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Working with Seaborn

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Practical Data Science with Python
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Overview
DifficultyAdvanced
Duration49m
Students201
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Description

In this course we cover Python Visualization Libraries and Tools 

  • MatPlotLib 
  • Seaborn 

Transcript

So now what I want to do is show you we can generate a custom classification system. So these are all columns that are built into our data sets, we can generate categories that we want to visualize as well, just as a demonstration, I could write a function, which has the sole purpose of grouping people into age groups. So if they're under 10, and we label them under 10, if they're under 16, under 16, and so on and so forth, we can map this over our data frame, and generate a more customized violin plot. Violin plot passing in my data is equal to the data frame, X is going to be given by my height. And then Y, what I can pass in for Y is this function mapped over a column of my data set. Y is going to be equal to DF of age. And I can call .map, and then I pass in the name of the function I want to run over at age class. And then what I've got is a sort of customized visualization, where I can actually see that there's no one under 10. I've got some in the over 16 and under 16 segments, and I'm comparing these various heights.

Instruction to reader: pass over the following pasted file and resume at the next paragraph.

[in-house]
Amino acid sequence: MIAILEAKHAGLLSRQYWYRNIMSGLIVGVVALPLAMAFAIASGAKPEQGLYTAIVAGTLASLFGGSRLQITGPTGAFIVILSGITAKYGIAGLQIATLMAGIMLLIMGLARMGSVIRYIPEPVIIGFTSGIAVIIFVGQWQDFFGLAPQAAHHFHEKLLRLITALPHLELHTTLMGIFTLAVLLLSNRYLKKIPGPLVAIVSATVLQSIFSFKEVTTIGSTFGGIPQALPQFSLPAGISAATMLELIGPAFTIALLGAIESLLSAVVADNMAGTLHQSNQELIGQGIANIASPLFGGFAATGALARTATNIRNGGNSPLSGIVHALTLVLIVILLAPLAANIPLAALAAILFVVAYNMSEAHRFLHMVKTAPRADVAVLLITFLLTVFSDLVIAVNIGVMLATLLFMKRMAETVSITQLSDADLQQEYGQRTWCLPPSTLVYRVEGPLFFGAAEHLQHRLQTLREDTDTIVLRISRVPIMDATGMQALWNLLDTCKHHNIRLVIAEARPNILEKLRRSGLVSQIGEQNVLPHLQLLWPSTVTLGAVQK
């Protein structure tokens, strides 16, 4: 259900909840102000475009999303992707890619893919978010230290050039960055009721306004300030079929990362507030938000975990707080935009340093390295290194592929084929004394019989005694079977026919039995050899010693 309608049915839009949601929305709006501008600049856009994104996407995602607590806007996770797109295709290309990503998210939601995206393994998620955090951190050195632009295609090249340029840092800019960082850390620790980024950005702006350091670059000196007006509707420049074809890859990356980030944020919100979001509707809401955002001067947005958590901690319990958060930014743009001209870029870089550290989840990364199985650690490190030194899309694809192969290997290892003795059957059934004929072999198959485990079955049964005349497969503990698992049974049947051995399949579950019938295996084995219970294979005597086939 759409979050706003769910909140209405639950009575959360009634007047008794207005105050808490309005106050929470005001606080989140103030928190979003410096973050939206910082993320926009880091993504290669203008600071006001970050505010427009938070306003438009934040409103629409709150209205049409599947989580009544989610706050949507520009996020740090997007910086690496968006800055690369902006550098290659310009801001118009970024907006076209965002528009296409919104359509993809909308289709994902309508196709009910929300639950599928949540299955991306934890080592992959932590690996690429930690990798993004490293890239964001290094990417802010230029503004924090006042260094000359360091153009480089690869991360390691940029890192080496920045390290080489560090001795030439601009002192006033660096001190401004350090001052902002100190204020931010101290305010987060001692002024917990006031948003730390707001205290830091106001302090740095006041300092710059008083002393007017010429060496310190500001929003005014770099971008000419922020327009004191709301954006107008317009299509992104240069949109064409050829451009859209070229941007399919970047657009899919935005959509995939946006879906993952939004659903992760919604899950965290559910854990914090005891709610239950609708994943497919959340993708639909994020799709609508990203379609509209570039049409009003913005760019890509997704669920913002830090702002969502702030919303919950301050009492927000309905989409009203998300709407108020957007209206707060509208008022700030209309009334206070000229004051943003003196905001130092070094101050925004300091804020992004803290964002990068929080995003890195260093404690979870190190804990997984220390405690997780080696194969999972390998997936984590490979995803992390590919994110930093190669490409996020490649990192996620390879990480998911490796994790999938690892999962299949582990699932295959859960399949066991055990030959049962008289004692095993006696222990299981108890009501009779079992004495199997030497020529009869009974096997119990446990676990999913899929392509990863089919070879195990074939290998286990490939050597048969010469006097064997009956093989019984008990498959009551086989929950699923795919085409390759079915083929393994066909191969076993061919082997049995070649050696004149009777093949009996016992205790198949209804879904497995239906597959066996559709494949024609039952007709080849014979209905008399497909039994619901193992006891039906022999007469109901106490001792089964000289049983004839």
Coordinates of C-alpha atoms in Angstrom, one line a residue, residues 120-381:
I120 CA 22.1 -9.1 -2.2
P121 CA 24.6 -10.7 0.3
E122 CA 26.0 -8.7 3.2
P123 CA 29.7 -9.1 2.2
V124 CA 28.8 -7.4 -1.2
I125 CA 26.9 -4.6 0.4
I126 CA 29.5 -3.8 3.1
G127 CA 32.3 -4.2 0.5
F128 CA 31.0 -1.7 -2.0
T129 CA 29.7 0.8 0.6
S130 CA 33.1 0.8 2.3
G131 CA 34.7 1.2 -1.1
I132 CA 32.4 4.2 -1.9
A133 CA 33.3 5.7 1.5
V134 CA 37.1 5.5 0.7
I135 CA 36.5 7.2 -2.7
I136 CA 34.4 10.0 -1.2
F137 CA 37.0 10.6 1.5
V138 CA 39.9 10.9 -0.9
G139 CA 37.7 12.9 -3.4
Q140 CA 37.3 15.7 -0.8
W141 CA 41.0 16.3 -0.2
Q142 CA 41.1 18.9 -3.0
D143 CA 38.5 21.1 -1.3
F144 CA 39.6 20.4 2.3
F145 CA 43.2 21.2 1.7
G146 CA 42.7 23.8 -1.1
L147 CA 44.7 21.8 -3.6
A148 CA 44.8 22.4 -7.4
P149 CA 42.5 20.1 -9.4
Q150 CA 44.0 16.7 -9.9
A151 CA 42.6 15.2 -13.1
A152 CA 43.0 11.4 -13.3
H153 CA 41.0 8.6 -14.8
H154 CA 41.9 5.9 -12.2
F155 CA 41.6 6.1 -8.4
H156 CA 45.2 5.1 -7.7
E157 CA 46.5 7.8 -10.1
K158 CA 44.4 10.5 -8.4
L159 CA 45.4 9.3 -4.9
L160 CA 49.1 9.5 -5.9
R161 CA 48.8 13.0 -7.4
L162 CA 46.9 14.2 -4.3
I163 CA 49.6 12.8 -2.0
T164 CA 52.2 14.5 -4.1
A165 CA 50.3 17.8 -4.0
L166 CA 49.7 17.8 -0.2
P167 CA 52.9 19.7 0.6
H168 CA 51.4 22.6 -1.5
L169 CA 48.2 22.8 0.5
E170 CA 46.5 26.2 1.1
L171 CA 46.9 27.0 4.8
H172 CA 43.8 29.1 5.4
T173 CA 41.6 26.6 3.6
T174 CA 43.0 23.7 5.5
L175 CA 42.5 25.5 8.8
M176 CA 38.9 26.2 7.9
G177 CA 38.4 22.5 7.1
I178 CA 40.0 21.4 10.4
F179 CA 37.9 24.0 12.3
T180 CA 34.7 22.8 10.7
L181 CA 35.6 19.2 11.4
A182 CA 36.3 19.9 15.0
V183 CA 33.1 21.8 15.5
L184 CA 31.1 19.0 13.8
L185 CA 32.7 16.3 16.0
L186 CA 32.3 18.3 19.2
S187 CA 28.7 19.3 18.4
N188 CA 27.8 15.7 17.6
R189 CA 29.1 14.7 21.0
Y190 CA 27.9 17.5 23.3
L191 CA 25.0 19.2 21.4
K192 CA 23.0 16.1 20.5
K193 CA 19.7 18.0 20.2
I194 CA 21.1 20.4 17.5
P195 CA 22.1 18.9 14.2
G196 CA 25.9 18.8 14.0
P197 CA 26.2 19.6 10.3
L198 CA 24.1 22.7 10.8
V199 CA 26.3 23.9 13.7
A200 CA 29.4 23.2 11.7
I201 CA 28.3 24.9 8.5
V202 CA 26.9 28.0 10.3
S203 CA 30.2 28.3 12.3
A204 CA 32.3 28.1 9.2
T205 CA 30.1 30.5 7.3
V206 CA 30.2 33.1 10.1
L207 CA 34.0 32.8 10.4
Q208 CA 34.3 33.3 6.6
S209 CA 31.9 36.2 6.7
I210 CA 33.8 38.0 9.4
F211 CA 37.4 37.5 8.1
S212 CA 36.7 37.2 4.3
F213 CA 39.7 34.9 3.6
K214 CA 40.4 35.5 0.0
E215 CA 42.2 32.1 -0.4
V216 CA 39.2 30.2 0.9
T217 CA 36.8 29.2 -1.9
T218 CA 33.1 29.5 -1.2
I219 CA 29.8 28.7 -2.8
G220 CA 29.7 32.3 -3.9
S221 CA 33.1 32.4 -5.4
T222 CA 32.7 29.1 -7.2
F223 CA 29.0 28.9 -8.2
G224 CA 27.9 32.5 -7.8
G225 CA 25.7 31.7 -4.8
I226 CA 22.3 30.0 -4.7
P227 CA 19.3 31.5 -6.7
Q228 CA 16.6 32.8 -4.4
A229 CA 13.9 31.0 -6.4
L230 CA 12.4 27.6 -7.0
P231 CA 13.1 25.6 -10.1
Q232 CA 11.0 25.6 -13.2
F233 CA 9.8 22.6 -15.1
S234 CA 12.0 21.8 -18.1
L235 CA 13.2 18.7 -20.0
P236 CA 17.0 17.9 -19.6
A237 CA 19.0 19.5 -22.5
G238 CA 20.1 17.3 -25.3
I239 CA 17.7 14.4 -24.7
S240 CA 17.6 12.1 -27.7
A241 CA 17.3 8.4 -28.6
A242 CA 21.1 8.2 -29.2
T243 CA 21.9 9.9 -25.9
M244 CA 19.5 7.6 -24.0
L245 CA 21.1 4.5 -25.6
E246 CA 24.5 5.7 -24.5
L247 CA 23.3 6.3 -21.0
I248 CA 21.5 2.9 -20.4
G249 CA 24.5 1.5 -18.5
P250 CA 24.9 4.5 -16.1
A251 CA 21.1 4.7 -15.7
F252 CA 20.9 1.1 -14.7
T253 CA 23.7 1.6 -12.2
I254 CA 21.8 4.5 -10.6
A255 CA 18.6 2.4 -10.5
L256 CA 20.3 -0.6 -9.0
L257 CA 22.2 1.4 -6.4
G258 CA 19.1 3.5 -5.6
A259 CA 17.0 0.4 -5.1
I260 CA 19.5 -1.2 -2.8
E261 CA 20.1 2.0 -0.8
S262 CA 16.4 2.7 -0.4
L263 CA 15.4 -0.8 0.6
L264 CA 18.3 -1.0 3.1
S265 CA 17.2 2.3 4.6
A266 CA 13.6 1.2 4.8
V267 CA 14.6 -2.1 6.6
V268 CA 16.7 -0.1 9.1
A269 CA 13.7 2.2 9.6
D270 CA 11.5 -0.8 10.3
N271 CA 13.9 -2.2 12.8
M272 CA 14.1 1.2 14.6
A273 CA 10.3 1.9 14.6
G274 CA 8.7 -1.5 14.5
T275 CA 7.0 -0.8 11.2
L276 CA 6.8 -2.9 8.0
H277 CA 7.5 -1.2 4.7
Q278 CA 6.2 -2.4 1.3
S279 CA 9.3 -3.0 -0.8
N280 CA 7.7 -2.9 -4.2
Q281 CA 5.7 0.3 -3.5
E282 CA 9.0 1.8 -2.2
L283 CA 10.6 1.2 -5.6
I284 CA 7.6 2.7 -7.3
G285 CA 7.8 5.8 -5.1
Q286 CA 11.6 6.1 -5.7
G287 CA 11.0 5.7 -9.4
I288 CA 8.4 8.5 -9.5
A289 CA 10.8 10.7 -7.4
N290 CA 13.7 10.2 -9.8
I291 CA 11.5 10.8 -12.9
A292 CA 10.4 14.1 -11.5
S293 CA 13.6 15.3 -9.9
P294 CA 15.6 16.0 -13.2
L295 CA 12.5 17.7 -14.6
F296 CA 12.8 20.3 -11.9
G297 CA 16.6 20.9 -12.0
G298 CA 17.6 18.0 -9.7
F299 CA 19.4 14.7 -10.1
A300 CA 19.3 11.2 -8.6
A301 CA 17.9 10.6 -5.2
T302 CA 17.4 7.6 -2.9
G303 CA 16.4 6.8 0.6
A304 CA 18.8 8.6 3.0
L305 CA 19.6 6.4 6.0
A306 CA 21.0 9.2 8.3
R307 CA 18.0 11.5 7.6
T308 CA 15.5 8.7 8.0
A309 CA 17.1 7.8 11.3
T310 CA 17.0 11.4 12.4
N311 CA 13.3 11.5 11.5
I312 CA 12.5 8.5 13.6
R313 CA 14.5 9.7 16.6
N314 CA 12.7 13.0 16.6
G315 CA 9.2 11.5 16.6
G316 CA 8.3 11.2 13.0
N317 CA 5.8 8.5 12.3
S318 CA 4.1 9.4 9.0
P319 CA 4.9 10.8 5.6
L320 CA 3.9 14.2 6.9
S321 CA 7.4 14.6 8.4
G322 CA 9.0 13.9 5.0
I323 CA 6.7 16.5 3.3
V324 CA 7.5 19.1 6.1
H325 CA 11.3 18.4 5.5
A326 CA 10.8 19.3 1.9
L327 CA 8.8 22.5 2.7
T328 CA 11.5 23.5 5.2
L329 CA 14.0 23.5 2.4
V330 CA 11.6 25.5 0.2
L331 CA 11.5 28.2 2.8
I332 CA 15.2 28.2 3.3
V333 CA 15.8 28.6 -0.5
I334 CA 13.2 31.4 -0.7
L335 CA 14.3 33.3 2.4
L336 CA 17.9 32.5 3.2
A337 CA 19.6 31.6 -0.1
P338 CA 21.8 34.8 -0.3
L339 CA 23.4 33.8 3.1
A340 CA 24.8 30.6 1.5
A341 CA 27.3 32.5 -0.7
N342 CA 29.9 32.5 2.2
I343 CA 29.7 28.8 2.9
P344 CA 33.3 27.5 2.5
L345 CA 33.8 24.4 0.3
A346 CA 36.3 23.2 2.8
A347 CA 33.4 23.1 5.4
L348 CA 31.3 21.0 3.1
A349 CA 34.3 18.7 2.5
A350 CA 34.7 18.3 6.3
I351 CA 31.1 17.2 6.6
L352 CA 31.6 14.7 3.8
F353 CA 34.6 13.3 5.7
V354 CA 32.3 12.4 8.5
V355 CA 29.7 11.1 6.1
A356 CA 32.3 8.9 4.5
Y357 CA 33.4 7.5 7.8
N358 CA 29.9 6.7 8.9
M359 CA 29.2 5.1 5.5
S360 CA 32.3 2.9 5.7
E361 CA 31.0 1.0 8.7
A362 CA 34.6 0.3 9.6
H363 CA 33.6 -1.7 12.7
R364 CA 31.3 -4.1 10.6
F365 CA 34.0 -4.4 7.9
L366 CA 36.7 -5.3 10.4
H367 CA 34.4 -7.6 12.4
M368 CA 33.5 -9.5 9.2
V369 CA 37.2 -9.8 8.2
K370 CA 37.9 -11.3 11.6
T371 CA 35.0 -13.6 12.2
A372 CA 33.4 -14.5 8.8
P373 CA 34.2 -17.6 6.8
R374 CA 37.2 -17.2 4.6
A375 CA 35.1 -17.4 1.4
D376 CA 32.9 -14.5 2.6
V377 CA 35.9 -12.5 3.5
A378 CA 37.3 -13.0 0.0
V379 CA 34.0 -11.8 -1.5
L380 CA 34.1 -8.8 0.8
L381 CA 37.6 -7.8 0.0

So I'm just applying a function of my data, and then plotting the result of that. So in reality, what are we doing? We're not doing anything particularly complicated here. All we're doing is we're just saying that I want my heights to be on the X axis, and then on the y axis, I want to plot the category I've put each of these people into.

So what df.map is going to do, it should take the ages and tie them into a label. Based upon that label, we're grouping them and then plotting them on the same axis. So it's just utilizing what we know about anyway, the fact that we can do these sorts of things.

So now I want to talk about something called a cat plot, sns.catplot. What this does is it takes a step back, and it's designed for plotting categorical data. And you can specify a number of different kinds of plots that you might want to put on a set of axis. It's a more generalized function.

So I can pass in, for example, I still pass in data as equal to whatever is in my data frame. And I can pass in what I want to be on the X and the Y axis. And I've got X of age, and I've got Y is going to be again, final judgment. So I'll just copy a few of these things in. So I want the X variable to be H, I want the Y variable to be the final judgment score. I want row to be given by gender. So we'll see what row means. I'm saying that I would like a box plot or an orientation horizontal, and then these just specify dimensions. So aspect is width, height is height essentially. And if I run this what I get, instead of having on the same graphic, I'm splitting across different axis, males and females, for example.

So whereas previously with the box plot I was having a look at men and female in the same graphic, I'm essentially setting up a figure and saying, I want the rows to be dictated by the gender of the person, the rows in my figure.

So remember how figures are essentially in grid sort of, this is going to have two rows and one column. So I can choose any sort of plot, really, I can do it with a violin as well. So it simply generates a violin plot across multiple sets of things. So it's kind of taking a step back from specifically calling a function and defining a grid and saying I want to do this with the grid, for example.

Lectures

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